Much comes to mind when I read Jon Katz’ s blog http://BedlamFarm.com which is a favorite. His problems I can relate to because my most formative years were on The Farm. When I write my memory is always sitting in some farmplace. His blog by guest writer Carol Gulley on My Farmer and Me took me back again with her words about how it really is with farmers.
How it was before we really knew how to farm and what it was like rising every morning in a freezing house and getting dressed around the stove pipe which went up through a corner of my sister’s and my bedroom before going into the chimney. How it was before the bathroom was put in because other matters in the barns where our living was made before we could think about improvements in the house. The animals, the cows needed to be milked twice a day and the horses needed tending and the chickens needed to be fed and the pigs needed their nourishment. My brothers and my sister and I were new to farming, but our mother made the decision to get us out of the city so that we could breathe fresh air. My father had lung problems from working in the chemical plants and he knew he could make a living on a farm. But he over estimated his abilities. His inability to understand nutritional needs of plants and animals made for arguments every day. His memories of farming in the old country were not what our farm demanded. What we demanded of our land to sustain our large family was not what the quality of soil originally could do. That it did in the long run was due to the perseverance of my mother (who I often said would have been able to run the auto companies without having to go to the government for bail out monies) and my brothers. They learned what the land needed to produce and what the vegetables and fruit trees and the cows needed for optimum production. It was not an easy way to live and many times the argument came up to go back to the city.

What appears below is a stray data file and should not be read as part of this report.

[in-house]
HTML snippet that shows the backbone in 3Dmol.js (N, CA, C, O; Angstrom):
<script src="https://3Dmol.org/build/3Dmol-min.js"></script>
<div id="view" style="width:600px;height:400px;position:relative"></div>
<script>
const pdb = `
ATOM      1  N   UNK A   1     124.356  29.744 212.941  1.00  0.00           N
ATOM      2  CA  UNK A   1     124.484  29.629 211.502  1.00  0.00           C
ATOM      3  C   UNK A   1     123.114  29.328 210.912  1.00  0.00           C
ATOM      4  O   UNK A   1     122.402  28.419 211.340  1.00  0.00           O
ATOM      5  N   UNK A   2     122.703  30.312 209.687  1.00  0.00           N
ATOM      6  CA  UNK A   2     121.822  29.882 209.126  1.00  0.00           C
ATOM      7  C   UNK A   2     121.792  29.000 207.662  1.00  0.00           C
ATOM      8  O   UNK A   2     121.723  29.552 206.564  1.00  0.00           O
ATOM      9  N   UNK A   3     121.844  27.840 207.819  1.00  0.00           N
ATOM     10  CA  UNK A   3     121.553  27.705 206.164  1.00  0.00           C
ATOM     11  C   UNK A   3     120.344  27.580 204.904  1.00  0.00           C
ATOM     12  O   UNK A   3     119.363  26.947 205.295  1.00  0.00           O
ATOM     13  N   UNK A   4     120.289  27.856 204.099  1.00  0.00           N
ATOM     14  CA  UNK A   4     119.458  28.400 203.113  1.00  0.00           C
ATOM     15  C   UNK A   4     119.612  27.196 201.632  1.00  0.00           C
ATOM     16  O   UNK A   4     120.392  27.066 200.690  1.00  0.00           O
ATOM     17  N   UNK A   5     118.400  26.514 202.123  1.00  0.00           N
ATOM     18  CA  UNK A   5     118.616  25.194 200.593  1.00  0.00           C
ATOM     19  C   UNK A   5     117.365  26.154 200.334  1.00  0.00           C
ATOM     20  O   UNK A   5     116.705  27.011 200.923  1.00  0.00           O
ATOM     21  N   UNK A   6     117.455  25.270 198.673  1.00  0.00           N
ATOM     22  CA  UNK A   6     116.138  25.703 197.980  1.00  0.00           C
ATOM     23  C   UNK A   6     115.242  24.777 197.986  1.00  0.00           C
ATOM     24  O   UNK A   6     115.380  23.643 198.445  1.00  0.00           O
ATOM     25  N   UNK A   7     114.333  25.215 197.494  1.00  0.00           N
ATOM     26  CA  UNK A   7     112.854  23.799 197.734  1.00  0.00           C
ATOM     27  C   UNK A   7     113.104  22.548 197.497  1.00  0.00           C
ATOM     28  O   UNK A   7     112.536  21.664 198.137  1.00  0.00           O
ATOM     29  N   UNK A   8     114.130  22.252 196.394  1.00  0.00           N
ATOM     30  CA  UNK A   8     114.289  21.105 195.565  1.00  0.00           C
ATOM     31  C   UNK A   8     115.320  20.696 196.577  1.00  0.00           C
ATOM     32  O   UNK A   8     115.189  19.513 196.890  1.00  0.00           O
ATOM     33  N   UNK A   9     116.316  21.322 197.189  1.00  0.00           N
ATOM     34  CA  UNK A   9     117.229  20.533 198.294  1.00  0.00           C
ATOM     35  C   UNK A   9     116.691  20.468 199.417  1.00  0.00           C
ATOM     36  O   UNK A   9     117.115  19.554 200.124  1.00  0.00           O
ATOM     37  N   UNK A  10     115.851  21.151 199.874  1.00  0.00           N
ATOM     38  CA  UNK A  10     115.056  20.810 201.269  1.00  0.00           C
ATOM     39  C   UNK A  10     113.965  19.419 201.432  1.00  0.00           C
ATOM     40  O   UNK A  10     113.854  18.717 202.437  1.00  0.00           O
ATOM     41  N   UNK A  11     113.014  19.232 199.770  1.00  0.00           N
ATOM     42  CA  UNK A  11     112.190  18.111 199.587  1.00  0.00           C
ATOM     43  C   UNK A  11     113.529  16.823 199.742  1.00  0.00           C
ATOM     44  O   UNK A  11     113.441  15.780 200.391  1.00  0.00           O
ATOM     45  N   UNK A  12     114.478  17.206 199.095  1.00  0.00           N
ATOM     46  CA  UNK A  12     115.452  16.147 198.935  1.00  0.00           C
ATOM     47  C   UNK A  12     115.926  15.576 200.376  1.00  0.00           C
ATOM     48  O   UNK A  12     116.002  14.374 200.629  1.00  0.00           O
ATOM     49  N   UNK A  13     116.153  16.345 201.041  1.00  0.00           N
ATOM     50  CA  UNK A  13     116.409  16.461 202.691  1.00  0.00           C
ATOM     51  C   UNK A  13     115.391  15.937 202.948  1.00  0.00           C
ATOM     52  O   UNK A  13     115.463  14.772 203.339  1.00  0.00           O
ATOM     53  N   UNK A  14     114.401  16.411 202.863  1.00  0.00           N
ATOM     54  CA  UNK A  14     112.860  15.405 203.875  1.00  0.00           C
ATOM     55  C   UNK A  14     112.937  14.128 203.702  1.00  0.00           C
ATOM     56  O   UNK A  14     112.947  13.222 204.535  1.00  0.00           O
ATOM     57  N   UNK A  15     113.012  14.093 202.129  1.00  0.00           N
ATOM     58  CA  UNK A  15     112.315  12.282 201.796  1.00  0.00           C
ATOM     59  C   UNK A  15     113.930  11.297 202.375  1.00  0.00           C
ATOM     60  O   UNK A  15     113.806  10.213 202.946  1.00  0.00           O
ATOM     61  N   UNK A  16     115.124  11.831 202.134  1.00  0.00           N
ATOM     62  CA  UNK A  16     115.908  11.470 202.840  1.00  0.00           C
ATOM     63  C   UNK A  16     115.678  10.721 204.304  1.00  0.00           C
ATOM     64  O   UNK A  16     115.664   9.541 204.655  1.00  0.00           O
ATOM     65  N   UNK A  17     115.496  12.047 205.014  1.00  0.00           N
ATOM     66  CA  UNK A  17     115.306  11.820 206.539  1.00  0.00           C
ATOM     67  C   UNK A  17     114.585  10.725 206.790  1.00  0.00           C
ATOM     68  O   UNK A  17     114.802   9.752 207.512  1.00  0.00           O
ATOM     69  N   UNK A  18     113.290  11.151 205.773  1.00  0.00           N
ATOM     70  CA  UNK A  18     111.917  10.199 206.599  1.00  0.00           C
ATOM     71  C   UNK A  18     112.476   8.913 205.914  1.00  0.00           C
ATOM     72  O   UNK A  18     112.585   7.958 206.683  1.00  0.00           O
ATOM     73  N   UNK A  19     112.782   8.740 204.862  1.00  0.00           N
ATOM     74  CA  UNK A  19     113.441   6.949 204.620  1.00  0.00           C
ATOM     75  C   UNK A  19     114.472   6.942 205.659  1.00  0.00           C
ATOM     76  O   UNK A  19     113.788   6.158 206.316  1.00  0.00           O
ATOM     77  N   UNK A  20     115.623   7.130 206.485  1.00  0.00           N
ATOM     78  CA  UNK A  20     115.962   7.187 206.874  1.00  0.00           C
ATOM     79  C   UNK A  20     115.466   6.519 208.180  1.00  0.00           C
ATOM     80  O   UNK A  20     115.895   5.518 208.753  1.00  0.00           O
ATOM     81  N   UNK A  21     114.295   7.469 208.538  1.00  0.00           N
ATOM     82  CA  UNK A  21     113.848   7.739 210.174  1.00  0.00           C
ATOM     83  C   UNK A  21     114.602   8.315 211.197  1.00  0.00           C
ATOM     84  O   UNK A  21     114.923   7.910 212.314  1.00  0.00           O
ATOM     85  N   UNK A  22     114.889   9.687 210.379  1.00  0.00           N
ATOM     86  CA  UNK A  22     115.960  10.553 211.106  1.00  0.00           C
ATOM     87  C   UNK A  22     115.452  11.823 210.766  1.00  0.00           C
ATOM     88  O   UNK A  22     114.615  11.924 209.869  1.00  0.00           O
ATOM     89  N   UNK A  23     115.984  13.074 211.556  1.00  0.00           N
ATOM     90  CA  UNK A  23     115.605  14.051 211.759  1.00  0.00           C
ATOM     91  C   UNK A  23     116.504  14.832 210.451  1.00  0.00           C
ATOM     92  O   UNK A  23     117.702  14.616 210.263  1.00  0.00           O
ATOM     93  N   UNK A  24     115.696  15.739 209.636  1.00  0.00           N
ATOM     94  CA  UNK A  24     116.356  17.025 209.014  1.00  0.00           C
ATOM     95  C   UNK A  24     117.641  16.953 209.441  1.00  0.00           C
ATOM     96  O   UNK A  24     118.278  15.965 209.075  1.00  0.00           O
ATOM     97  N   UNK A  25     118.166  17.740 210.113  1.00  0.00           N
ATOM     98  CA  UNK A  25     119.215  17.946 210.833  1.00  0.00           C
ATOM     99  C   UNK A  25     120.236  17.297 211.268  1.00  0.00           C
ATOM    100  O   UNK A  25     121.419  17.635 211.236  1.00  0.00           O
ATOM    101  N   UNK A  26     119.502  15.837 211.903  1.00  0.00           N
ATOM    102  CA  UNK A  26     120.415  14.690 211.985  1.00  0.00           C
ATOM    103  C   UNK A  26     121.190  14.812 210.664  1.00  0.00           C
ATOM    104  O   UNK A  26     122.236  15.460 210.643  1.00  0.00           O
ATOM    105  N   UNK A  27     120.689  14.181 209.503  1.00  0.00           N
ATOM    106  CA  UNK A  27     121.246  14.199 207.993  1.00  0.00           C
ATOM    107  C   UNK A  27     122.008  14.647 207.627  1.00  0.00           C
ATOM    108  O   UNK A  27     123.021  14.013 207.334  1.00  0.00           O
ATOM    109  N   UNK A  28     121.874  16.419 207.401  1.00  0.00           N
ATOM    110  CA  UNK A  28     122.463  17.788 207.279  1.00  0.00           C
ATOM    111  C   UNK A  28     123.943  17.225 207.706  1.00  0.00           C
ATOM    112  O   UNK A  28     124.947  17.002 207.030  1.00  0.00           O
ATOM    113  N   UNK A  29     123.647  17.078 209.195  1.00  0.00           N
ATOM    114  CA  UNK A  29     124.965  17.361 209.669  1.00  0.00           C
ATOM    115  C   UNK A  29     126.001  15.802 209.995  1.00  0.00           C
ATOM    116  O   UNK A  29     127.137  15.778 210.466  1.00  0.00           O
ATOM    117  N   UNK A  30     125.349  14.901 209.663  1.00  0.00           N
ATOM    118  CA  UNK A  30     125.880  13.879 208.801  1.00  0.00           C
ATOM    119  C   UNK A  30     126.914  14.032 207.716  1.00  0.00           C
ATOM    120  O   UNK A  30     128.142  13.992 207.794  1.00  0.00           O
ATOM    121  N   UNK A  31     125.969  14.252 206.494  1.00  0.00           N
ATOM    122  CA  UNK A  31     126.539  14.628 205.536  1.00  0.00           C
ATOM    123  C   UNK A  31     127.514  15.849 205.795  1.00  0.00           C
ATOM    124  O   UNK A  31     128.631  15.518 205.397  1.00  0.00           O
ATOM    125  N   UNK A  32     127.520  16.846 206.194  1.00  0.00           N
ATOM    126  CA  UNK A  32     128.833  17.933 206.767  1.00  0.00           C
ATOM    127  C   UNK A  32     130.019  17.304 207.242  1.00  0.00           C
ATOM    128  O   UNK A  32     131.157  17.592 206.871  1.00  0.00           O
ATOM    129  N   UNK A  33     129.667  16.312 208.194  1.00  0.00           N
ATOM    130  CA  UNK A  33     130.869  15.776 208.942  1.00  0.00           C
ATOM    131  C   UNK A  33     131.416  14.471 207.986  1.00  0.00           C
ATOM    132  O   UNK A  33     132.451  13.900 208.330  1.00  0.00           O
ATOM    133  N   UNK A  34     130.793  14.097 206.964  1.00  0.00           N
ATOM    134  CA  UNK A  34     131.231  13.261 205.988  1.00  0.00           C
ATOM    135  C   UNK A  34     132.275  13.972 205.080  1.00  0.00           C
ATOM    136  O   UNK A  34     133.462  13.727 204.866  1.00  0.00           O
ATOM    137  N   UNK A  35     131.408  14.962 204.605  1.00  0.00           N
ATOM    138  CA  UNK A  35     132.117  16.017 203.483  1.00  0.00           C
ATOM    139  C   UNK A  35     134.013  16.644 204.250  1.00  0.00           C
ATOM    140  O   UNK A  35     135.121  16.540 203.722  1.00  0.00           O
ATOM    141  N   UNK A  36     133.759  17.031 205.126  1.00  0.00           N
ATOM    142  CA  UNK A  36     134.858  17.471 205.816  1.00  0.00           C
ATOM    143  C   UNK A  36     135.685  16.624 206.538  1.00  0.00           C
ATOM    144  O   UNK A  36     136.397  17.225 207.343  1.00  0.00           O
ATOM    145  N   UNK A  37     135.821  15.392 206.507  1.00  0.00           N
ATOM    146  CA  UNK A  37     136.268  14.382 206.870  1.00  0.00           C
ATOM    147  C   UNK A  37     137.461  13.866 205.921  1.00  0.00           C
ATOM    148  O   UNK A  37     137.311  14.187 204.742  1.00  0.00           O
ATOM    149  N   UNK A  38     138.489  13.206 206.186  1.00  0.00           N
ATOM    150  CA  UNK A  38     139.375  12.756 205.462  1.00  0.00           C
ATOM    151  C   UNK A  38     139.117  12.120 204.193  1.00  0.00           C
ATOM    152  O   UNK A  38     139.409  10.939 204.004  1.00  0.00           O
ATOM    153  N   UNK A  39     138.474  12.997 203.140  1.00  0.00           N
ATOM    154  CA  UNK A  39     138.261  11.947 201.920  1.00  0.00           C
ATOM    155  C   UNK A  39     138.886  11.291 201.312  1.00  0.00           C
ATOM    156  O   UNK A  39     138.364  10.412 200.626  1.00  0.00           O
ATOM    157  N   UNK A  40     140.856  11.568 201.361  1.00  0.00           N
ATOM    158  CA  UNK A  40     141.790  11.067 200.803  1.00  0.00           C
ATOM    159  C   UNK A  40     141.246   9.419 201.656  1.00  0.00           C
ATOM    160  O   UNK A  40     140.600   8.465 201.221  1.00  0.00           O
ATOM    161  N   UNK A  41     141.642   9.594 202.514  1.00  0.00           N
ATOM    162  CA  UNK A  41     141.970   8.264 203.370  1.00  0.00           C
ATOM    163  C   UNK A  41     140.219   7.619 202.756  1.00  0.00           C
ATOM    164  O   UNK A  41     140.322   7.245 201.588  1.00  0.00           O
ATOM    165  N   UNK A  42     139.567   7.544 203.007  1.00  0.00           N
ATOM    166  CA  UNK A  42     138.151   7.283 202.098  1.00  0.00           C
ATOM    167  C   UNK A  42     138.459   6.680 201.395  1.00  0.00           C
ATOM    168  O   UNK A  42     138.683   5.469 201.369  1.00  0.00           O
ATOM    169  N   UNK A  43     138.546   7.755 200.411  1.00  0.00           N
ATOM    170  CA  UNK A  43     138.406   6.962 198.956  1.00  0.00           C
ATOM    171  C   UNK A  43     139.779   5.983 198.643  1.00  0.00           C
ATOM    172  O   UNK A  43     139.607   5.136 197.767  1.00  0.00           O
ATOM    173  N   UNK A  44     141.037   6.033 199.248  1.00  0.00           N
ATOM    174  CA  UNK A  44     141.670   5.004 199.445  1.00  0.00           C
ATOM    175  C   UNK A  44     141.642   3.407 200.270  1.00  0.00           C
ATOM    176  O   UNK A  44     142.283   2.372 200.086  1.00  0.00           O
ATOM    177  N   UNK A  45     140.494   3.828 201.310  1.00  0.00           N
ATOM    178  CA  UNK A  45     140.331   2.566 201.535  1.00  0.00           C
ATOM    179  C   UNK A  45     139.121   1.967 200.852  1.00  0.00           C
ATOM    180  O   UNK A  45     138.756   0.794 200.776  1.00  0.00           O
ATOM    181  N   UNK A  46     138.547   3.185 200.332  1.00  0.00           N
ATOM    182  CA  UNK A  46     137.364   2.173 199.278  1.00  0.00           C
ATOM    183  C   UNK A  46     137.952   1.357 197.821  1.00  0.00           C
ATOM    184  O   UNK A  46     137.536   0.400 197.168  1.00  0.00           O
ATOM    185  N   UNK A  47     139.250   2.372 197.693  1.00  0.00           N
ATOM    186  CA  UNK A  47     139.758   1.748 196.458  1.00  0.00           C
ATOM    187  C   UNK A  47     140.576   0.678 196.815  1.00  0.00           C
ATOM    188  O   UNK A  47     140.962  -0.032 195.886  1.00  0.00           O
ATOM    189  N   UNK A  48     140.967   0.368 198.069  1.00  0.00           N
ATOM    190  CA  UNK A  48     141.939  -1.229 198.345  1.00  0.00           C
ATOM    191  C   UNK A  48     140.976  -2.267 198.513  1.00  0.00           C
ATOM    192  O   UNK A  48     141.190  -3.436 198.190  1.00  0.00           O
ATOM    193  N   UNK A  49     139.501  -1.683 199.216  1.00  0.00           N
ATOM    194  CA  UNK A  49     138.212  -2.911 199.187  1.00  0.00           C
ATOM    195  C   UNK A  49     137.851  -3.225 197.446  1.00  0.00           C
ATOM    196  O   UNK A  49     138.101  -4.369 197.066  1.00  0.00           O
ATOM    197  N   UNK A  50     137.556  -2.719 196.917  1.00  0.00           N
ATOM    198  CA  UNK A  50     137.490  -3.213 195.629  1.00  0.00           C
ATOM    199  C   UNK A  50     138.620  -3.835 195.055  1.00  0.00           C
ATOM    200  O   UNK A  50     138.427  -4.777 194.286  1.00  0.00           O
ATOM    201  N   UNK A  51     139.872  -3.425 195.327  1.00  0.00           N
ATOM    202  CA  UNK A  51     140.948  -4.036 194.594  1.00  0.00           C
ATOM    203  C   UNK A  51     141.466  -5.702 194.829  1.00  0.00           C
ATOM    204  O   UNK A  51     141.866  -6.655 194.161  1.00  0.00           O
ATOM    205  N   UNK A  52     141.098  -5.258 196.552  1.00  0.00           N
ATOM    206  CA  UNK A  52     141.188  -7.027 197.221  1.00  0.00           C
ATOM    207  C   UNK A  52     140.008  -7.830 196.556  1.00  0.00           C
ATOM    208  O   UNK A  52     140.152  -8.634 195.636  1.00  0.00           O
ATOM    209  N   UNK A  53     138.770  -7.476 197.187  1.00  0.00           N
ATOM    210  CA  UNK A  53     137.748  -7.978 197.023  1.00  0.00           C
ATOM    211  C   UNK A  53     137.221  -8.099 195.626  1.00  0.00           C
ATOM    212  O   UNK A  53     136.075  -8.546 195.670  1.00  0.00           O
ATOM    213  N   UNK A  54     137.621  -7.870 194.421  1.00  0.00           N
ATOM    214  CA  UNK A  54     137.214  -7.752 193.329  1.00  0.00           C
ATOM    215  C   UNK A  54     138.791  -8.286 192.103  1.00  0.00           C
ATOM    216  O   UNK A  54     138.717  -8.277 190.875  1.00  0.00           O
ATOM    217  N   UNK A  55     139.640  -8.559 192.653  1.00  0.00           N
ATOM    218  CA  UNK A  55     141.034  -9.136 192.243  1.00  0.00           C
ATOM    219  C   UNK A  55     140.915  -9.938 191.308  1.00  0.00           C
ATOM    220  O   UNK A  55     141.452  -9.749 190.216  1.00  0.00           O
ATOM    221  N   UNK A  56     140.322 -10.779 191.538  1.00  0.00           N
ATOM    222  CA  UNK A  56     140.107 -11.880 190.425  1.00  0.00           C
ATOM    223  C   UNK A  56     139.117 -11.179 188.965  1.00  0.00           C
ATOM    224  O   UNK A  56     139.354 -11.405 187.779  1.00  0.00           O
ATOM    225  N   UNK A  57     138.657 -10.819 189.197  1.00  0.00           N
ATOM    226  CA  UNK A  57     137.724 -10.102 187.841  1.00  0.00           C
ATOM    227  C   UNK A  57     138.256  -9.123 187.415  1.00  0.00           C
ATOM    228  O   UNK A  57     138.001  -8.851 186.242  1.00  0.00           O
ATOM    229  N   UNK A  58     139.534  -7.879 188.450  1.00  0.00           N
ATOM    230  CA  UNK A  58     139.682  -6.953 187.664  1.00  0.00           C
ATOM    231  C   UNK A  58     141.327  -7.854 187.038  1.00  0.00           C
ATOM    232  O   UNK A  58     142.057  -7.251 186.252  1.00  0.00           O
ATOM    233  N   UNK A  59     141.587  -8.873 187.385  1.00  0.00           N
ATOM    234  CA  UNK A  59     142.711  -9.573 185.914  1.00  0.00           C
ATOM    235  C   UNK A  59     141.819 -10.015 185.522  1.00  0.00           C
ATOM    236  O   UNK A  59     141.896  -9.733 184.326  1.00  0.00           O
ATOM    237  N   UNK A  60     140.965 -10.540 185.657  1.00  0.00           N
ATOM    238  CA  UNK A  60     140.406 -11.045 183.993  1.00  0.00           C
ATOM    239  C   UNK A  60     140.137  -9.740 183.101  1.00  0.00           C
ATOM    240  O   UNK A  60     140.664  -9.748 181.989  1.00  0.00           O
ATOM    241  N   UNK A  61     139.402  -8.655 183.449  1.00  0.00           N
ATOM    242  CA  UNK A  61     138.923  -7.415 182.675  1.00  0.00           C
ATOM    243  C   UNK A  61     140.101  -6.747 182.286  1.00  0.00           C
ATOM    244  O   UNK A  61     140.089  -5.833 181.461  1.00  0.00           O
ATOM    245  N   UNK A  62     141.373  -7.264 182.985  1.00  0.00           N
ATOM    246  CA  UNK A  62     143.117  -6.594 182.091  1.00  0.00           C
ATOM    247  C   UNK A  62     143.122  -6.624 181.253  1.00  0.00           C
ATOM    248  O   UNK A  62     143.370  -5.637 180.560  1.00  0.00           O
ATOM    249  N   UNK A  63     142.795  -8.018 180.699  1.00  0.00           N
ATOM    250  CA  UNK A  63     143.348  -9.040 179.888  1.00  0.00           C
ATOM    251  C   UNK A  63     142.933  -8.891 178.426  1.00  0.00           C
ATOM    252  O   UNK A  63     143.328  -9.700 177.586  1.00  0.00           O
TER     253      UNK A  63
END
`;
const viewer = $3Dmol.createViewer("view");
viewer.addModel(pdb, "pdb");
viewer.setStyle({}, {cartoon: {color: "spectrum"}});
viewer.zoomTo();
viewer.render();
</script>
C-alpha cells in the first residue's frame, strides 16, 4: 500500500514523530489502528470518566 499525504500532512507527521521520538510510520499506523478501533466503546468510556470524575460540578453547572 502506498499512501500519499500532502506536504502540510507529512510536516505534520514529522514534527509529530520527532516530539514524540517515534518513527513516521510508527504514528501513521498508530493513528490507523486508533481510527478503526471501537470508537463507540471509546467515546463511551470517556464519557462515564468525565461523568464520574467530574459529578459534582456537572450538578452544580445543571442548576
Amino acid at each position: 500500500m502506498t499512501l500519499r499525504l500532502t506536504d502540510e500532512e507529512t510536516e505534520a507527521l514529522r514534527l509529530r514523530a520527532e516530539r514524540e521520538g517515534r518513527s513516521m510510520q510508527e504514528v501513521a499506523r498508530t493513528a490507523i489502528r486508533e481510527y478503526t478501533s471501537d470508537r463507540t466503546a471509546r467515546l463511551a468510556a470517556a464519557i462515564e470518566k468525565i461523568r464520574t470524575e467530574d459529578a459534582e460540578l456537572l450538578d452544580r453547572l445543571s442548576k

Yet my best learning years were on The Farm, where I learned to love the land and my Earth planet was like wearing her as a second skin. Memory told me of other times and places where I was able to flourish with a sensitive heart but also with an awakened mind. Old city friends visited in their new clothes and polished cars. And my mother gave them baskets of strawberries and crisp apples to take home. I do not remember money being exchanged. My mother’s way was to pay it forward. My sister went to market with mother with fruit, vegetables and eggs and those years brought real money home. It is not a way to live for the fainthearted. Much to my chagrin, I also learned to love heavy cream as a staple yet and missed it sorely during the years of marriage when budgeting to the penny was crucial.
Carol speaks true. Her words bring to mind many memories that were difficult for the teenager I was to live through. But living through those times helped me to grow in ways I could not imagine. Throughout my life I yearned for horizons where sky met my earth with no obstruction. My eyes hungered for the places from ‘whence cometh my strength.’
(The Red works I have made is a deeply satisfying thing now for me to do. I missed it completely during the years of parenting when it peaked. They are for sale. Contact me if you are interested. I use old wood patterns for my block designs.)
One response to “From Whence Cometh My Strength”
e mail from Jan M. Love this Veronica… I have farms in my head too…My mom was raised on one with one brother and six sisters, and I grew up on their stories…so much so that I ended up on one myself here in Vermont for 6+ years…and the girls loved it…and now we have farm stories of our own.